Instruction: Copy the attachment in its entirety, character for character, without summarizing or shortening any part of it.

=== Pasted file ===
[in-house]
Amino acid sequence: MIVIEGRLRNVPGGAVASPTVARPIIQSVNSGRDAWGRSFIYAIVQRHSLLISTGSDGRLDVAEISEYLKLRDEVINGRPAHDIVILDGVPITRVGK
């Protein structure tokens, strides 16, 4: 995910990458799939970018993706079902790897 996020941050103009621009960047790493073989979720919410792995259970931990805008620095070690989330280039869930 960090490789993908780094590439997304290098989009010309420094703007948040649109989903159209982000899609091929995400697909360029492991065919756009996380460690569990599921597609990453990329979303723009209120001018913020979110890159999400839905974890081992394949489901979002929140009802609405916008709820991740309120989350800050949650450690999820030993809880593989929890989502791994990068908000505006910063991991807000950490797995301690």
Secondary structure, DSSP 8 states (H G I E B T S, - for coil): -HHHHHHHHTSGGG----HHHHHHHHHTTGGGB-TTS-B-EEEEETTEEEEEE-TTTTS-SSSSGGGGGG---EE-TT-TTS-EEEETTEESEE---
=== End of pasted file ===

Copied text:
[in-house]
Amino acid sequence: MIVIEGRLRNVPGGAVASPTVARPIIQSVNSGRDAWGRSFIYAIVQRHSLLISTGSDGRLDVAEISEYLKLRDEVINGRPAHDIVILDGVPITRVGK
């Protein structure tokens, strides 16, 4: 995910990458799939970018993706079902790897 996020941050103009621009960047790493073989979720919410792995259970931990805008620095070690989330280039869930 960090490789993908780094590439997304290098989009010309420094703007948040649109989903159209982000899609091929995400697909360029492991065919756009996380460690569990599921597609990453990329979303723009209120001018913020979110890159999400839905974890081992394949489901979002929140009802609405916008709820991740309120989350800050949650450690999820030993809880593989929890989502791994990068908000505006910063991991807000950490797995301690």
Secondary structure, DSSP 8 states (H G I E B T S, - for coil): -HHHHHHHHTSGGG----HHHHHHHHHTTGGGB-TTS-B-EEEEETTEEEEEE-TTTTS-SSSSGGGGGG---EE-TT-TTS-EEEETTEESEE---